These are brief preliminary notes on the state election result and are the first of a series. We will keep the blog running for a little while yet as we analyse the results and look at some of the fallout. It will be some weeks before we can actually quantify the results of the election in terms of overall two-party preferred vote. At the moment we can only make best guesses on the results. This is the first of a series of shorter articles that will progressively examine the issues in the campaign. David Fraser will update his analysis at a later date, including the pendulum, this piece and following ones are all my own work. In this first piece I want to start to set the scene.
Before I do, some of this is going to be a bit technical, so here are the conclusions for the "time poor":
To analyse the result we first need to work out what happened. The various party spinners, and a number of the “psephologists” are making this difficult because of the way they are using the word “swing”.
Naturally everyone is trying to make their result look as good as they can. So the ALP is claiming that there was only a 1.74% swing against Beattie. This is based on their first preference vote. The National Party are claiming a 2.53% swing to them and the Liberal Party a 4.2% swing. These are all largely irrelevant figures on their own because they ignore the effect of minor party preferences. To a large extent the Coalition swings are really only the effect of the decline of One Nation and demise of the City Country Alliance and return of the anti-Labor vote previously trapped in there. They don’t represent the same degree of success in taking votes from the Government.
My best guess is that the two-party preferred swing against the Government, allowing for minor party preferences and exhaustion of votes, will be in the vicinity of 3.6%. This is a huge victory for Peter Beattie. Originally he was sitting on a two-party preferred vote of approximately 60%, and after this election it will still be 56%. No other state government has achieved this sized majoriyt in successive election in the last 20 years.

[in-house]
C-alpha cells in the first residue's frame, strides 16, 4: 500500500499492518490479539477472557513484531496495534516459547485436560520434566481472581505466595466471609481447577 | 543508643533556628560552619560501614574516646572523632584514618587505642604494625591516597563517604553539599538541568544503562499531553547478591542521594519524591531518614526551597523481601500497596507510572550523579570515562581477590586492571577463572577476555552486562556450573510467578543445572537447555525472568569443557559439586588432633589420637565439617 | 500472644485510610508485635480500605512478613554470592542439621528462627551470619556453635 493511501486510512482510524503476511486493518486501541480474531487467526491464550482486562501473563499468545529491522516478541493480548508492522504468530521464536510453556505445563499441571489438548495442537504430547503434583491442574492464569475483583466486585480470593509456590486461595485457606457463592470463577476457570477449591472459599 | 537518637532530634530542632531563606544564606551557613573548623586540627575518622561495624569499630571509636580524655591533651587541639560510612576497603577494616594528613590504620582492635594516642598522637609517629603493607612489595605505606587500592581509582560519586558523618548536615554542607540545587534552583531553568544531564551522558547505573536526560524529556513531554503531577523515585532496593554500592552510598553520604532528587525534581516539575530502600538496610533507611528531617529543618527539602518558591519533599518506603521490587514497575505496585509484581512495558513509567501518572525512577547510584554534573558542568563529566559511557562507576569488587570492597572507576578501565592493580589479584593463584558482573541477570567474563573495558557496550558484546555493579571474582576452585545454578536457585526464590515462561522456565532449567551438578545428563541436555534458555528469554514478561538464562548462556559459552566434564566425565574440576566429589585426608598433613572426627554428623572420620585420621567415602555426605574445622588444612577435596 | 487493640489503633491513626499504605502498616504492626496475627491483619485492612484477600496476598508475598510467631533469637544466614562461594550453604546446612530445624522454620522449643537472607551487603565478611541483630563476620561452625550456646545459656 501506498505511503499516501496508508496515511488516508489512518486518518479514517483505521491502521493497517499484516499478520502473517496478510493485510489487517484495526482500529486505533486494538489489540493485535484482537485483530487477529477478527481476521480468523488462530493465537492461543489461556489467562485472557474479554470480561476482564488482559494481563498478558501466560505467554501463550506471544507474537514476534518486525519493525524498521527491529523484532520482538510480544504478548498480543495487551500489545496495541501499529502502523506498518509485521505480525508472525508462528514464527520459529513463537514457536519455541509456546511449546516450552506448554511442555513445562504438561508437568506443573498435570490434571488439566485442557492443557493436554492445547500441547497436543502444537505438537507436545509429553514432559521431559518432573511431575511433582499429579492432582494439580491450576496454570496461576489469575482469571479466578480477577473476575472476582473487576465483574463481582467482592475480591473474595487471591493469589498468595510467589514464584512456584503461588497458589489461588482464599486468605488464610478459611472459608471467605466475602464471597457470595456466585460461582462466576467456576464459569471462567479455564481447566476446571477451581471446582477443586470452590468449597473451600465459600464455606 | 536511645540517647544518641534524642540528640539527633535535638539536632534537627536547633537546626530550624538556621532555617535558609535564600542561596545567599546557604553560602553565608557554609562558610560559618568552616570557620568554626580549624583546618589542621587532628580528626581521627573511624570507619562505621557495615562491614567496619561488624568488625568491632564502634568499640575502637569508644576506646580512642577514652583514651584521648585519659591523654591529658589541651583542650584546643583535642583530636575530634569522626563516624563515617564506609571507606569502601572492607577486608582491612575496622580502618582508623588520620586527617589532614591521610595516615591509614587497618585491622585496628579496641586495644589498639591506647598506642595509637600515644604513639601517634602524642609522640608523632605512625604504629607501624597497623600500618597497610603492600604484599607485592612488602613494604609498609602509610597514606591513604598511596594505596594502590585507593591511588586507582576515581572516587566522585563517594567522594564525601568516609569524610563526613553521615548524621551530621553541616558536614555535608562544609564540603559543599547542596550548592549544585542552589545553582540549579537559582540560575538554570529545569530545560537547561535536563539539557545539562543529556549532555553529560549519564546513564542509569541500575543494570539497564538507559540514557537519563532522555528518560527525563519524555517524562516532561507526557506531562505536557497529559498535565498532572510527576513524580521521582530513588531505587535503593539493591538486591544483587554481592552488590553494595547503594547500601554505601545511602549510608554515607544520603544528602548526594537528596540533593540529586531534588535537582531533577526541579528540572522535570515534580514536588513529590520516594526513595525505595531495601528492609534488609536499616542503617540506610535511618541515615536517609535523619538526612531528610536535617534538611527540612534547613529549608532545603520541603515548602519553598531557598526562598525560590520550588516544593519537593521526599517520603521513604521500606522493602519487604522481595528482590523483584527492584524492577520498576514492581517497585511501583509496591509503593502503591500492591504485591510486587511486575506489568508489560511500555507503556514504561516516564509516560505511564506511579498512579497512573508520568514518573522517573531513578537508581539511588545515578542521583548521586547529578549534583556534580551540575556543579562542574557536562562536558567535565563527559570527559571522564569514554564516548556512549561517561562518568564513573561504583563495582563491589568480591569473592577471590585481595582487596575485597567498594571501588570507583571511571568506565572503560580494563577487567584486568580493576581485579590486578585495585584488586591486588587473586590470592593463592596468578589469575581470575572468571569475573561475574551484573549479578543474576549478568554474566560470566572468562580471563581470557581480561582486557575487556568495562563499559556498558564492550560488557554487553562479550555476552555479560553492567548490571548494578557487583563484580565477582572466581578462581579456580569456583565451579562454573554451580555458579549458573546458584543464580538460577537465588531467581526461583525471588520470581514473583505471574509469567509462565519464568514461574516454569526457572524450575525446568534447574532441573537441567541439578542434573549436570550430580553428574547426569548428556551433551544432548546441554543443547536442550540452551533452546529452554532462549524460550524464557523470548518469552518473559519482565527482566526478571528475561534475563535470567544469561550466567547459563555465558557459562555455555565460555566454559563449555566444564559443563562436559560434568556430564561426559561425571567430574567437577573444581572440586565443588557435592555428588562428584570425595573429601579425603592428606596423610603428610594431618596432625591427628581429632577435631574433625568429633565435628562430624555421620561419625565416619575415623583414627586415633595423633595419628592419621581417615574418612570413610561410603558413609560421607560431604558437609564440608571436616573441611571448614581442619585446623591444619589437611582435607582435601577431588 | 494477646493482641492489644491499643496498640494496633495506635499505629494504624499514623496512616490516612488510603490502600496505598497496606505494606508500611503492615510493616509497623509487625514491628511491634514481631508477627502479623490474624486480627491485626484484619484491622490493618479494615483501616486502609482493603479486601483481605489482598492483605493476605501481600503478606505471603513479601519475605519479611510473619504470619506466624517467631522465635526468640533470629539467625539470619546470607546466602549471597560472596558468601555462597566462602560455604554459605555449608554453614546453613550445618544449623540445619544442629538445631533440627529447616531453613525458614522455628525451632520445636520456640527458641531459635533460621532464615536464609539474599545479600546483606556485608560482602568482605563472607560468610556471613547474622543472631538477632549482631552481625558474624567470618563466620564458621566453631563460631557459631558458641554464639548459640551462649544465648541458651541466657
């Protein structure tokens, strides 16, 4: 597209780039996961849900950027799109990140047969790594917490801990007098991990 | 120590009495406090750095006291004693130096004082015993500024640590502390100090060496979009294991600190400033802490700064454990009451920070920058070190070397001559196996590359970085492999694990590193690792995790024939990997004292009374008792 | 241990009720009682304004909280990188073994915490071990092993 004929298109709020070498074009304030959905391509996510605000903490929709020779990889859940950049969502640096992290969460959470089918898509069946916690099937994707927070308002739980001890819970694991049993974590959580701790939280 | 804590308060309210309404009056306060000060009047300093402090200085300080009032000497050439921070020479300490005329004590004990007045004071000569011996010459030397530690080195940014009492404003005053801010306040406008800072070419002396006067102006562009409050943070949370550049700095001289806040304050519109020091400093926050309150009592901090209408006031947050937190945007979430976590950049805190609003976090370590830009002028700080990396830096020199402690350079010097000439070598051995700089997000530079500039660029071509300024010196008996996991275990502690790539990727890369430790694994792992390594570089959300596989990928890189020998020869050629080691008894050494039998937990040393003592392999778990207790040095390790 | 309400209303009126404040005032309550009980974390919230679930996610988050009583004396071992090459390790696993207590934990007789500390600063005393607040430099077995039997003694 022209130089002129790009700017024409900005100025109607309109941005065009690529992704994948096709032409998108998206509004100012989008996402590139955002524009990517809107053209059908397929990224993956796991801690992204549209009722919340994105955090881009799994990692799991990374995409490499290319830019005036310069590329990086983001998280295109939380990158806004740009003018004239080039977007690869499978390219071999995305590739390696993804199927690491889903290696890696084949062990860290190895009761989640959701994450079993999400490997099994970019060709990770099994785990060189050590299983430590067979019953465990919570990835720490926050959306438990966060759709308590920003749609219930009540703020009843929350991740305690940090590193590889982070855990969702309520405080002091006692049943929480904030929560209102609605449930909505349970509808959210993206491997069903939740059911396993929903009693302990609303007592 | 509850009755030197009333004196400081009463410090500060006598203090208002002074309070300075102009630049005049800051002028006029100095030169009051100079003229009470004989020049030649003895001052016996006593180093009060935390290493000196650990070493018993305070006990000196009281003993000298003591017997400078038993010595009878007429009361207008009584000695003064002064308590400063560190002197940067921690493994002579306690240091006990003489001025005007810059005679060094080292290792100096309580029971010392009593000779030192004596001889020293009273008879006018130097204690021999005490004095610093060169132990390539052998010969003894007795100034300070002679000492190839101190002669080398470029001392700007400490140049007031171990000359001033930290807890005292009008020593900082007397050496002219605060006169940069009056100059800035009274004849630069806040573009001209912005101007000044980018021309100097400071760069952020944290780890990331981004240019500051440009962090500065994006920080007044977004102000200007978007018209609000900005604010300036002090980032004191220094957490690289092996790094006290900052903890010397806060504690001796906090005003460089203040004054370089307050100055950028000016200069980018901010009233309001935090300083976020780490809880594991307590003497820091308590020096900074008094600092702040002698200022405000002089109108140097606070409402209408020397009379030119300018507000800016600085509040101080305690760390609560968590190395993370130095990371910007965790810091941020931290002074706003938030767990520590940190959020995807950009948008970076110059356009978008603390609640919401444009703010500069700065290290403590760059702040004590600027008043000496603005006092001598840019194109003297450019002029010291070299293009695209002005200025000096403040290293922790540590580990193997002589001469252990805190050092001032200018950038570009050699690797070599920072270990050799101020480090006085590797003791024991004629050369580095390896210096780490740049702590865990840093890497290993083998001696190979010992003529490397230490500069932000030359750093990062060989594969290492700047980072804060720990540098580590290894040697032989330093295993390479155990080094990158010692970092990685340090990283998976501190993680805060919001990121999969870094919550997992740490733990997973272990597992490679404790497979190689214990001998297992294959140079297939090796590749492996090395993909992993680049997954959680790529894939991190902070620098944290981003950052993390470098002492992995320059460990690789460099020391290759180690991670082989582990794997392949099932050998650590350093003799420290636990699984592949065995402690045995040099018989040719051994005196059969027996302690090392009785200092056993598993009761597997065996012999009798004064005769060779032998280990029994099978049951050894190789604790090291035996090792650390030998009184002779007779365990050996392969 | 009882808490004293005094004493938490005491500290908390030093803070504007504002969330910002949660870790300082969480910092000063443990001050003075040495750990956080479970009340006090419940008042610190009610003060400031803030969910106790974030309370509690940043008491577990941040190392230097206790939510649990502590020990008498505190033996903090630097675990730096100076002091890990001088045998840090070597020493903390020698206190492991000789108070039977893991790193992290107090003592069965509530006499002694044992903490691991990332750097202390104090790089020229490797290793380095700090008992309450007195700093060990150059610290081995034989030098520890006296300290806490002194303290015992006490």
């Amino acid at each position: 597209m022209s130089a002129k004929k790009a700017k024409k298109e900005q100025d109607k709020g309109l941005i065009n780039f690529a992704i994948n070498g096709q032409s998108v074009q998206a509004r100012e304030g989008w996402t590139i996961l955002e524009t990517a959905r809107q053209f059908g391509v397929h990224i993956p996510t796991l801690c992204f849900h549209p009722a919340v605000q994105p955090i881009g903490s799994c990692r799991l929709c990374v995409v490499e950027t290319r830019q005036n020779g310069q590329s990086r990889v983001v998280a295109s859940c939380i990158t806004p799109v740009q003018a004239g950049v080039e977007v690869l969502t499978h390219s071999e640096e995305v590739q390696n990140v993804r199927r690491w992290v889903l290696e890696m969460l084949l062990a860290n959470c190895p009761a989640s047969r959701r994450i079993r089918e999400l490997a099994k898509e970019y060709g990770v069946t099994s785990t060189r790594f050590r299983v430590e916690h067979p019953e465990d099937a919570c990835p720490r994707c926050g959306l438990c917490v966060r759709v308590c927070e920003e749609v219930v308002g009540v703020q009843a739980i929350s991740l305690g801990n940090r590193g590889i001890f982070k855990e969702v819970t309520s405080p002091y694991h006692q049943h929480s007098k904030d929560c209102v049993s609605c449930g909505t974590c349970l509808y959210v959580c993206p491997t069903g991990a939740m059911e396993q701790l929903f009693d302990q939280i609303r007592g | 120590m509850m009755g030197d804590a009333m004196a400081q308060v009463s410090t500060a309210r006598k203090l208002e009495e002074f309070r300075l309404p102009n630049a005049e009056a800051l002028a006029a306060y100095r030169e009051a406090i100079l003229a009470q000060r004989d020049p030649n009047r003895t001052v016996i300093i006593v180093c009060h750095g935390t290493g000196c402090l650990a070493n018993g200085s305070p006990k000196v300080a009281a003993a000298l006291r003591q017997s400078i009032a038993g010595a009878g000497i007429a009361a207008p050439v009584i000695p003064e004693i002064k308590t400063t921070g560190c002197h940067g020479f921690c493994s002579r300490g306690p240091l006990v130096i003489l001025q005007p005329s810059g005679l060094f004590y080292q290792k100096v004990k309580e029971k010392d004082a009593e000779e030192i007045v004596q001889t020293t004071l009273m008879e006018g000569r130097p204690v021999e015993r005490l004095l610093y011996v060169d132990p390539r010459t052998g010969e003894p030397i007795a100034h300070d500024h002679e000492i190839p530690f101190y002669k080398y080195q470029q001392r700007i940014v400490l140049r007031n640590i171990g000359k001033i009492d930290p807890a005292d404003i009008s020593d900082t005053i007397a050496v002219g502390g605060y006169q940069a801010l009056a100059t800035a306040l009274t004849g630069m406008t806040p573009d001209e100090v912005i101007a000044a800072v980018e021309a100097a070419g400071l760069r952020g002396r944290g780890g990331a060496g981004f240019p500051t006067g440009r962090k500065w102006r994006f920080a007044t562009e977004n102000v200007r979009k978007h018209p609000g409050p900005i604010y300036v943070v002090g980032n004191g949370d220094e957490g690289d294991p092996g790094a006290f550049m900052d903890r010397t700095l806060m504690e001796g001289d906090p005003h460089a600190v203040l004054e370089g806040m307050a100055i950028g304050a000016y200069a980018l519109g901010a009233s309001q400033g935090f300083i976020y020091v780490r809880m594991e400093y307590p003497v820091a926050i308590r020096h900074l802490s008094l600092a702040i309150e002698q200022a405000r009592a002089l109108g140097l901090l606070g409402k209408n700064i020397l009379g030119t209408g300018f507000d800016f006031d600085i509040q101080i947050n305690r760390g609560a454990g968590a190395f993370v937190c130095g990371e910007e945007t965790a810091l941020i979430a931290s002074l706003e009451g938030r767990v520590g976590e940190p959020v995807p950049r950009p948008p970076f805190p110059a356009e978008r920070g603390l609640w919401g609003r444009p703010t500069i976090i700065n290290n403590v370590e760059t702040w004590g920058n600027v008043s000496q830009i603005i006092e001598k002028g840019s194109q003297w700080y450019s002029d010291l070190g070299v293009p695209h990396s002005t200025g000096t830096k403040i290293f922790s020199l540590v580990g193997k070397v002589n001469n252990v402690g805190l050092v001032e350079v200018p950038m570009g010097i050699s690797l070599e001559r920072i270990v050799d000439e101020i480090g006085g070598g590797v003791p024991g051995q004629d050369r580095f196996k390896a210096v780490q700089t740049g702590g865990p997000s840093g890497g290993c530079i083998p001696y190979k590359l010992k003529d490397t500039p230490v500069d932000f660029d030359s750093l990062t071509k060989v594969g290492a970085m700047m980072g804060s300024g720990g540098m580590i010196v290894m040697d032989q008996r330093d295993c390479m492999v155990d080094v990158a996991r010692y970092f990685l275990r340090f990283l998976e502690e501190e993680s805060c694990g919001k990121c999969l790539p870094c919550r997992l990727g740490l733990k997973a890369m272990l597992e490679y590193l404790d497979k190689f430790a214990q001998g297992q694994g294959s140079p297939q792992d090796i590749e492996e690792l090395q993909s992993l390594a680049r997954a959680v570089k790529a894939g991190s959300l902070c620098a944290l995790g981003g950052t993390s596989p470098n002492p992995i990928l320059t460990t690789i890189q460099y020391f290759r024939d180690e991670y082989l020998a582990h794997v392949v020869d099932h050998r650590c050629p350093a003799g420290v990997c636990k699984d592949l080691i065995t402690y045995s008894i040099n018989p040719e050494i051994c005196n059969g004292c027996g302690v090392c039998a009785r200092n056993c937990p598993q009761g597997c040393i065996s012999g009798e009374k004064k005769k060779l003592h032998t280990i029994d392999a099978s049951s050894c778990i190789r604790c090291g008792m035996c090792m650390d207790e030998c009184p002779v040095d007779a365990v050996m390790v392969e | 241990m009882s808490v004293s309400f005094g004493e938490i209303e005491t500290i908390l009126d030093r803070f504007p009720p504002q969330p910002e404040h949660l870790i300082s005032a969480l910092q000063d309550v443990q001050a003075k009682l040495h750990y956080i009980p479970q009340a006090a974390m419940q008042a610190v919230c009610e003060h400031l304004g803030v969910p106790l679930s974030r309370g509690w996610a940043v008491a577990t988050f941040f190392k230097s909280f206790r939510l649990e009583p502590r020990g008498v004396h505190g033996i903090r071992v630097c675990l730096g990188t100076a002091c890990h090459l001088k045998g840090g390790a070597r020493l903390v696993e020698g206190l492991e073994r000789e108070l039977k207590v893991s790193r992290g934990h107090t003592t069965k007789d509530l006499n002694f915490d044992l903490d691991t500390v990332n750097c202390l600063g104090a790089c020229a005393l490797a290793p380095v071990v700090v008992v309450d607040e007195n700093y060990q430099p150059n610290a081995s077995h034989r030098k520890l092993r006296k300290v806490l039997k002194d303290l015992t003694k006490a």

Another way of looking at the election result is to look at the wins and losses of the parties, which is where it is really devastating for the Coalition. At this stage, and I wouldn’t expect anything much to change in any but perhaps Charters Towers, the Coalition has won 6 extra seats - Currumbin, Charters Towers, Surfers Paradise, Burdekin, Burnett, and Lockyer while the Government has won one – Keppel. This is a net gain to the Coalition of 5, but a net loss to the Government of only three because Lockyer was held by One Nation, and Surfers Paradise by an Independent. The Fraser Pendulum shows Lockyer on the Labor side of the divide on a notional distribution of preferences, but the seat has never been held by Labor, and I suspect that our pendulum’s notional distribution of preferences overstates the real notional margin in Labor’s favour. In another of those seats – Currumbin – it is probably more accurate to say that it was lost by the government, rather than won by the Opposition, given the furore surrounding Merri Rose before and during the campaign.
One way of putting the swing into perspective and to judge the Opposition campaign is to look at what the results of a uniform 3.6% swing against the government should have been. What this shows is that the campaign was a failure in the seats where it should have been targeted, and that the swings actually occurred in the safer Labor seats. According to our pendulum, a swing of this magnitude should have delivered 13 seats.
Instead the coalition won only three in this group. Of the others, Noosa, Burleigh, Toowomba North, and Broadwater moved away from the Opposition. In Nicklin, Gympie and Tablelands the Independents strengthened their positions. Clayfield moved around 1.5% to the Opposition and Indooroopilly a similar amount.
Springborg claimed in his concession speech that the Opposition is now much closer to winning government. This is correct in direction but not magnitude and is only marginally encouraging for them. On our assessment they needed a uniform swing of 12.3% to win government this election with Hervey Bay as the swing seat. Next election, they could win minority government on a uniform swing of 7.61% with Toowoomba North the pivotal one. Yet their results in marginal seat campaigning suggest that they are as likely to do this as to put a man on Mars. There has been some shrinkage in the range of margins of safety on the Government’s side across all seats, but this election most of the marginal seats under 4% actually moved further away from the Opposition. That points to a failed campaign.
To be continued…